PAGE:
If these substances (water and H+) are needed as reactants (before the arrows), than water and/or acid should really be present as helping substances.
Oxydizing various functional groups
Alkanes are difficult to oxydise, exept of course the burning with Oxygen.
Mind for example: natural gas, butagas, etcetera.
Complete combustion of natural gas includes changes of the oxydation numbers.
Show these changes.
Alkanoles are mostly oxydised with acid permanganate of with acid dichromate; i.e. with a rather strong oxydator.
Alkanales do not need such strong oxydators; weaker oxydators like Ag+ or Cu2+ are sufficiently strong to reach the aim; if at least some conditions are responded (see further).
Alkanales can be oxydised more easy than alkanoles.
Oxydizing an alkanol, the first step gives a substance with two OH-groups at one C-atom (check that).
As said, such a compound with more OH-groups at one C-atom is not stable; of those two OH-groups, one molecule of water will be removed.
Than remains a double bonded O (alkanal, alkanone, alkanoic acid).
Explain when - in this way - is formed an alkanal, een alkanol oo an alkanoic acid.
We also can burn directly alkanoles/alcohols, and of course we obtain the well known carbon dioxyde and water.
But now we are talking about the more subtile way with weaker oxydators and with special products:
the ion dichromate in acid environment can oxydise a primary alkanol in two steps (via the intermediate alkanal) up to the final product alkanoic acid.
The following substances can be oxydised with dichromate? yes or no.
if yes, what is the product? And prove your answer.
- Etanediol (glycol)
statement: "2-methyl 2-propanol can be oxydised with permanganate-ions."
Is this statement true or false? Explain your answer.
During the oxydation of 1-propanol with permanganate(aq), in the presence of sulfuric acid, the propanol will change into propanal.
- Give the electronic formulas of the two organic substnces and compare the number of present valency electrons.
- Also give the two half reactions in molecular formulas.
During the oxydation of an alcohol (alkanol), the first step is the formation of a C-atom with two OH-groups (check that!).
Again: you know that such a situation is not stable. The two OH-groups at one and the same C-atom will create a water molecule; a C with a double bonded O remains.
For the oxydation of alkanales (rather easy) we often use acid permanganate or acid dichromate.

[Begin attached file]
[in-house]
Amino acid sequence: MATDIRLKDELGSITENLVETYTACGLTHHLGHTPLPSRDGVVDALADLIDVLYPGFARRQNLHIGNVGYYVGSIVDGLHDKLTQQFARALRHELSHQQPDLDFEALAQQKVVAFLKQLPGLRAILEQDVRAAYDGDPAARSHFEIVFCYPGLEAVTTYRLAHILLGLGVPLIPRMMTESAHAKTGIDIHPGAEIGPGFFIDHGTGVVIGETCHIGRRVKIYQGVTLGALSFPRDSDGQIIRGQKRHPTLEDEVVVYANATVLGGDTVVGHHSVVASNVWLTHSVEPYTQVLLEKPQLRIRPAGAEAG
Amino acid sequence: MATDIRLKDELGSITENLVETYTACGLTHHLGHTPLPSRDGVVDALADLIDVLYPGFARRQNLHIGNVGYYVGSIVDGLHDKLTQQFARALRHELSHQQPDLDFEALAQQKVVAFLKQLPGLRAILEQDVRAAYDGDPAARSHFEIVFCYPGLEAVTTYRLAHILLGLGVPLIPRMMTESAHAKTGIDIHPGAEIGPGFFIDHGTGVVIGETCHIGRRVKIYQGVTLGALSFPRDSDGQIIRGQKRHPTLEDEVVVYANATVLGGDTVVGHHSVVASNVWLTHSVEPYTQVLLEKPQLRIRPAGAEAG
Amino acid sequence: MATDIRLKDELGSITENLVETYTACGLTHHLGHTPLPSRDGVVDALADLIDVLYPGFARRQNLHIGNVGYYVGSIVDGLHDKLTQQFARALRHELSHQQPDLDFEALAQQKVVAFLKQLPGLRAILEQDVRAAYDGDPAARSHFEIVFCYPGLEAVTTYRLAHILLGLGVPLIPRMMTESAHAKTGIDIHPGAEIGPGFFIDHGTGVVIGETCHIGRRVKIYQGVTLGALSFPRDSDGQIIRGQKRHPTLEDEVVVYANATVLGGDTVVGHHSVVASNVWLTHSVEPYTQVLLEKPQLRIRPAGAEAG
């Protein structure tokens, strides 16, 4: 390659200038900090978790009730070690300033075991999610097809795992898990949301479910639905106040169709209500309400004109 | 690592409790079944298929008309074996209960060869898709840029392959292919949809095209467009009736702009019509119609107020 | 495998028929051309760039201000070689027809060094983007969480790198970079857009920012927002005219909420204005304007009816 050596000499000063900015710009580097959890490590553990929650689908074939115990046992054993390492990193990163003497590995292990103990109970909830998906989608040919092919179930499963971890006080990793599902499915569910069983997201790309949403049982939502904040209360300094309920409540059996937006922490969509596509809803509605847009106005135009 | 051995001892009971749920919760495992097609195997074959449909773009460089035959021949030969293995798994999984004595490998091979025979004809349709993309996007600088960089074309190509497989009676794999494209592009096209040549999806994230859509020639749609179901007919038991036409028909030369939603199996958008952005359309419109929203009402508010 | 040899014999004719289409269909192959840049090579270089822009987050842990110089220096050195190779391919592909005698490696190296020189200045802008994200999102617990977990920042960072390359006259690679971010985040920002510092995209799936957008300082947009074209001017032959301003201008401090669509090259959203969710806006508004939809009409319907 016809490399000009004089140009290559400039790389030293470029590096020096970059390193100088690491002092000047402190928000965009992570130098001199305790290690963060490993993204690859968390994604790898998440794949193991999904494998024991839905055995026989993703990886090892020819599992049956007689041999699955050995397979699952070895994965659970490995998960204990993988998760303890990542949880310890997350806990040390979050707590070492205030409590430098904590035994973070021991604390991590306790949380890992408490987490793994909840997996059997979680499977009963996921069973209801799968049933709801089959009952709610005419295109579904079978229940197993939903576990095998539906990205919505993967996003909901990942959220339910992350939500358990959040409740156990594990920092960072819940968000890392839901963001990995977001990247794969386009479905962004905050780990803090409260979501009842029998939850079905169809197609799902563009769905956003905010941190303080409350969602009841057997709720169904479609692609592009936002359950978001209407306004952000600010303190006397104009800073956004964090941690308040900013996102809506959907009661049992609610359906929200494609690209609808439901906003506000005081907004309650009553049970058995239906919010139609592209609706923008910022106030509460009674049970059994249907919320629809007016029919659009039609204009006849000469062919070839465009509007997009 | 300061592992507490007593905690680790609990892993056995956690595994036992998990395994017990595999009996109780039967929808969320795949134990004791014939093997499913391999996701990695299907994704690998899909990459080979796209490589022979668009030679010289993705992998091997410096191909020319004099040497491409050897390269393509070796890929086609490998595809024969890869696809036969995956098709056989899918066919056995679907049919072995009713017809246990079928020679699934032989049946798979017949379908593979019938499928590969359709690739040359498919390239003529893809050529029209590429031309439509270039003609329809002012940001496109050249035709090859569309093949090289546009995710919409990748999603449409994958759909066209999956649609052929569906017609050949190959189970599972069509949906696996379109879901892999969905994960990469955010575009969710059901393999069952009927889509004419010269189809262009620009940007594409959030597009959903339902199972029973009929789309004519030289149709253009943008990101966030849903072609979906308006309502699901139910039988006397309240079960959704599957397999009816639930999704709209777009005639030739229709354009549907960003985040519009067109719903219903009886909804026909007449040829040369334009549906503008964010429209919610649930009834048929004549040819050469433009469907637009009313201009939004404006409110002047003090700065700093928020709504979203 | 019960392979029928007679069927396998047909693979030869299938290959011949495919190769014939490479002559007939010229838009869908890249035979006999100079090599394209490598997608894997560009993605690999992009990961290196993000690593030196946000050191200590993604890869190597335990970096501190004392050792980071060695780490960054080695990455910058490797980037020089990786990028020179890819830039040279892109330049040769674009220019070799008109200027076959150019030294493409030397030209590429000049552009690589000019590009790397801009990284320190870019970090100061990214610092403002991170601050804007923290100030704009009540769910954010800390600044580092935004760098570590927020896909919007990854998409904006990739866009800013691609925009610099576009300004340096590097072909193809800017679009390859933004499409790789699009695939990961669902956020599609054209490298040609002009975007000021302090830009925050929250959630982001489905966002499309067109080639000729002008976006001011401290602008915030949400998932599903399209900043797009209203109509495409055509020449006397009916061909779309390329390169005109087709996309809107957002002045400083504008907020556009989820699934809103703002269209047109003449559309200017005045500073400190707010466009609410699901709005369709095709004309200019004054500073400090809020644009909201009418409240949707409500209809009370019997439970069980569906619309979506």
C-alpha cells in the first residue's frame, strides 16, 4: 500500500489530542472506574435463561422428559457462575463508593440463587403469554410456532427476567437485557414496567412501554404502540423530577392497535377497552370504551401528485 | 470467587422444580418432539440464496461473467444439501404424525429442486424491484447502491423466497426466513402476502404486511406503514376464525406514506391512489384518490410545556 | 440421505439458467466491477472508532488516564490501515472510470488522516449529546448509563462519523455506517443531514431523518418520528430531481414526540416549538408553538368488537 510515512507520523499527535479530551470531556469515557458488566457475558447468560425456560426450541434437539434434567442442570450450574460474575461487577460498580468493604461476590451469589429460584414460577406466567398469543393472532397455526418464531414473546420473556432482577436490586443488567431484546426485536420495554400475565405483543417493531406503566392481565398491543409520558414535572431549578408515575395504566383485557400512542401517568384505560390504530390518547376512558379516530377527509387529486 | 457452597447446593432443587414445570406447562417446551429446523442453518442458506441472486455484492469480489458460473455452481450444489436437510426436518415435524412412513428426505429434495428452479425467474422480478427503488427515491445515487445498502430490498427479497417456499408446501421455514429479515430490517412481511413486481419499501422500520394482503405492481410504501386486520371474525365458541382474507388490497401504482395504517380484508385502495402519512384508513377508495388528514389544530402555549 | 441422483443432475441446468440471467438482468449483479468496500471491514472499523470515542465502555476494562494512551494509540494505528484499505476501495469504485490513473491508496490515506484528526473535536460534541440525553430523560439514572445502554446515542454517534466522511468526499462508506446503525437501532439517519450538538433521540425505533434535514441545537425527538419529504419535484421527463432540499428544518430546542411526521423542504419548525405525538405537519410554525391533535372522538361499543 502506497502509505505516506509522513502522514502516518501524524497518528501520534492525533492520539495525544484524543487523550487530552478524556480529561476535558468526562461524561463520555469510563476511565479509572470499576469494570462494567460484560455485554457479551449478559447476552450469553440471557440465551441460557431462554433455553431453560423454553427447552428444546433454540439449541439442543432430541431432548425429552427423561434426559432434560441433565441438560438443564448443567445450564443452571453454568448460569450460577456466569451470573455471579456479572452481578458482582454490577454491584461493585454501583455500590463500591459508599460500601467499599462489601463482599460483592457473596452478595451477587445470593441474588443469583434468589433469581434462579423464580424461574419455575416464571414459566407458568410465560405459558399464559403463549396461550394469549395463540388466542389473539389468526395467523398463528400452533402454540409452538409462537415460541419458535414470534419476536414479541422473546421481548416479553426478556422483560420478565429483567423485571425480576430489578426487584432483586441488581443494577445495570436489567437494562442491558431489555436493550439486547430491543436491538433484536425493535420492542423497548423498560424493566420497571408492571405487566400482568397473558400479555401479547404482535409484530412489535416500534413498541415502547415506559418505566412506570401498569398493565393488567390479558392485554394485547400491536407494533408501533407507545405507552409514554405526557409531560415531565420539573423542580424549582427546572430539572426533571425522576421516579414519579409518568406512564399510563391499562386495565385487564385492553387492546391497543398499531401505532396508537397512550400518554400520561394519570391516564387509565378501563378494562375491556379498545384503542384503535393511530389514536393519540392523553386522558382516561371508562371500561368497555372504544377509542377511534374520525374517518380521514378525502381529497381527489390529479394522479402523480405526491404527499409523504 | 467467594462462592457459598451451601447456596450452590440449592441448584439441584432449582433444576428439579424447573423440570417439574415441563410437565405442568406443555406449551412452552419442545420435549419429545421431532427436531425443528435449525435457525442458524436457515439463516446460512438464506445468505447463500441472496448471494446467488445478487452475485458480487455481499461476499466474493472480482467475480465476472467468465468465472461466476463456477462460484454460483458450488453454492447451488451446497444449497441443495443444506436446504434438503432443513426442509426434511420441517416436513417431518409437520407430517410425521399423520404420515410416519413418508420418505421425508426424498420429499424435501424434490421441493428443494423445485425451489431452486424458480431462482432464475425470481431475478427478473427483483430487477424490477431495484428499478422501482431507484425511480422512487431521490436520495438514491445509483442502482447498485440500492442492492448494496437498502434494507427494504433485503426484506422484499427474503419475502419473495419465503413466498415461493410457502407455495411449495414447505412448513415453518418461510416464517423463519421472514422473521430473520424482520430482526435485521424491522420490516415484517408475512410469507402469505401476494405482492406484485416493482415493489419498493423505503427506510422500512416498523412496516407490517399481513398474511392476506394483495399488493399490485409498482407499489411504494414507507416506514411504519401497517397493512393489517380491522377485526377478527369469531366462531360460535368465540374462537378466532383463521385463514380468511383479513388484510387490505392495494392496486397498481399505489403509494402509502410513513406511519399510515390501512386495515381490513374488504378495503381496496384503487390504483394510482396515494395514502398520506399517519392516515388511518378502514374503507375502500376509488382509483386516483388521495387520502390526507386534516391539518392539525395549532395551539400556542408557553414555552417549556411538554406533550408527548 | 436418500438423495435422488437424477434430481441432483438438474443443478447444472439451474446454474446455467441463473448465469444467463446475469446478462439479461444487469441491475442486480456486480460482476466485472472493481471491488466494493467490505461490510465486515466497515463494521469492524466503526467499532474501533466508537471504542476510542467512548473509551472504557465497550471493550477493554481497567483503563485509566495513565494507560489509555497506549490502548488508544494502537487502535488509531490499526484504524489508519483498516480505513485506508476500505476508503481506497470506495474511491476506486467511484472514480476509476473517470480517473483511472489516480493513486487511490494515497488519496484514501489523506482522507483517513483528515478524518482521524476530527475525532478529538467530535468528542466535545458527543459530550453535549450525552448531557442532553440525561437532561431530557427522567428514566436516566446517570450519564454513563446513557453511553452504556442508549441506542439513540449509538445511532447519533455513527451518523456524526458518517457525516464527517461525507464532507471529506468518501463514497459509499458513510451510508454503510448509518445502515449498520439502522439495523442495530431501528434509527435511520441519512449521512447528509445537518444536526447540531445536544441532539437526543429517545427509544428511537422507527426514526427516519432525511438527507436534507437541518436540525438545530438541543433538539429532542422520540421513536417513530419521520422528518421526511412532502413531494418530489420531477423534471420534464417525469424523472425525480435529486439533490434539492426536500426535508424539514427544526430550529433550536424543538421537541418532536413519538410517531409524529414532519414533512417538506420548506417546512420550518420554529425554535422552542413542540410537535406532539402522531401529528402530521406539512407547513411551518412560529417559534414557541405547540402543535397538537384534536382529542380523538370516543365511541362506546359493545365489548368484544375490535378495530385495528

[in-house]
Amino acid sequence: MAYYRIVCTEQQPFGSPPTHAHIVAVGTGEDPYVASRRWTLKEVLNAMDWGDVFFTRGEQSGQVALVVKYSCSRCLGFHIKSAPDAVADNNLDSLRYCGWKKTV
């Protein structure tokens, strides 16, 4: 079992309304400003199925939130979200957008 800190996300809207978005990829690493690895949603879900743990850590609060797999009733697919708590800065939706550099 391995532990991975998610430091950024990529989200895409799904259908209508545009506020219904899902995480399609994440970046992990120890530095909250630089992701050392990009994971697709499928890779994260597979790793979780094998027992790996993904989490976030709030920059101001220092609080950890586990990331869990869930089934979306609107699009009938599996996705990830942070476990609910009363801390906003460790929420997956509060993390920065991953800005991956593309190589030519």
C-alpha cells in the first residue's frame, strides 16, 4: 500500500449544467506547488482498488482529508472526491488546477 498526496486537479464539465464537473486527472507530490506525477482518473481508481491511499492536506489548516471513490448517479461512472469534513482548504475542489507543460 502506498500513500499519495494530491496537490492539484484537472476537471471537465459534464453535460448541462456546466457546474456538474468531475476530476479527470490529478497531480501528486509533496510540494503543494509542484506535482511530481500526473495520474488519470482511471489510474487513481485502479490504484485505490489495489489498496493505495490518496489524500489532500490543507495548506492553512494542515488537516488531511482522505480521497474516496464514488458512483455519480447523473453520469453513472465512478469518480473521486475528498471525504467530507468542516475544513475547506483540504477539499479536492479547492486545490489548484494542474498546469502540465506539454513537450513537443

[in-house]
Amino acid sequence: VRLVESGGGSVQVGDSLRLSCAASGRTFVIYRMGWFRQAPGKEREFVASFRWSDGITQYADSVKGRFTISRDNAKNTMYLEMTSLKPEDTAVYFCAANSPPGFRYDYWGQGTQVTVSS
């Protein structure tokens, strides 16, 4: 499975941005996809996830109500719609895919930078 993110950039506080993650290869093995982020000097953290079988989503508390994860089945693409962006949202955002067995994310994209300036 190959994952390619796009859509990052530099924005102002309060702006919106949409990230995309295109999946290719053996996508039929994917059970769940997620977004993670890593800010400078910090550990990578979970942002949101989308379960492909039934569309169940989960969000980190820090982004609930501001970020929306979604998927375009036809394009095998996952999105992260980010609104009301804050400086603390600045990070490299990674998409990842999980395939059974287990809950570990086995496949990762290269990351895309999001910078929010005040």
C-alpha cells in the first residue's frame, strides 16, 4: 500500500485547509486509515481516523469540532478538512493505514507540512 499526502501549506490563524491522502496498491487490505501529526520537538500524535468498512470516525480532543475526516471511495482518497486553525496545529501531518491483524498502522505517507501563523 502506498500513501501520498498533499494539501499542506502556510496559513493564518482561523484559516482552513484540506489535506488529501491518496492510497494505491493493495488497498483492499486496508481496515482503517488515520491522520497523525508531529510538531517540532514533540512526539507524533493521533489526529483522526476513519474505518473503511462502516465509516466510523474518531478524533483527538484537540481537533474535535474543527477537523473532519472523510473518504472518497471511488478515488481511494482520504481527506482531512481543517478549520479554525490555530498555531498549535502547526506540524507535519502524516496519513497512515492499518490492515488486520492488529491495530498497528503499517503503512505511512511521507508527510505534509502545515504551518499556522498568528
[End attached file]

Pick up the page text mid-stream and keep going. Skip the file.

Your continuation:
Yet these oxydators are stronger than needed in these cases.
An alkanal has an aldehyde group (-CHO) and the C=O bond is rather polar. that's why oxydators easily attack the δ+-part.
Weak oxydators, like silver- or copper(I) ions are stong enough to oxydise alkanales, whereby the product will be a carboxylic group, that means an acid.
So: it is easier to oxydise an alkanal than an alkanol.
- What will be the product when oxydising ethanal?
- Idem for oxydising methanal (att.: here we have a very special situation!!)
In the case of alkanones, there is polarity between the C and the O of the C=O group, but that particular C-atom does not possess an extra H-atom where the oxydation shoult have to take place.
So it doesn't work. Only with very powerfull oxydators can be done something, and alone if the C - C bond is broken.
Are these statements true? Explain your answer without consulting the text.
- Alkanone contains a polar group
- Alkanone cannot easily be oxydised
Organic acids normally cannot be oxydised easily, just like ethers and esthers.
Explain why those acids cannot be oxydised and explain also why formic acid and oxalic acid are exeptions.
With electronic formulas, show how oxalic acid (ethanoic diacid) can act as a reductor.
Are these statements true? Explain.
- Methanoic acid can easily be oxydised
- Ehanoic acid can easily be oxydised
Goto answer 11-38
Study the reaction scheme below. It has five steps.
- Of every step indicate if it is a redoxreaction or not.
If so, what could be a suitable oxydator?
- In these cases, oxydation comes with the introduction of an O-atom between a C and an H
- mostly in organic substances, the presence of more OH-groups at one C is unstable
- the final products are carbon dioxyde and water.
- Try to imitate this reaction - if you have models.
Yes, there is an O between two C-atoms, so there must be some polarity, but there is also great symmetry.
That's why we cannot expect big polarity, and therefore it will be more difficult to oxydise ethers.
Explain the possibility of oxydation with acid dichromate of:
- 2-methyl propanol-2
It is difficult to oxydise organic acids. Not because there is no polarity, but because there is no H-atom connected to the polar Cδ+, where the O should be connected. The same for esthers.
Methanoic acid and dicarbonic acid can easily be oxydised.
- Explain why these two acids (also called formic acid and oxalic acid) are execption to the rule.
- For the case of oxalic acid, give the electronic formulas of the reactant and of the product, and explain the difference.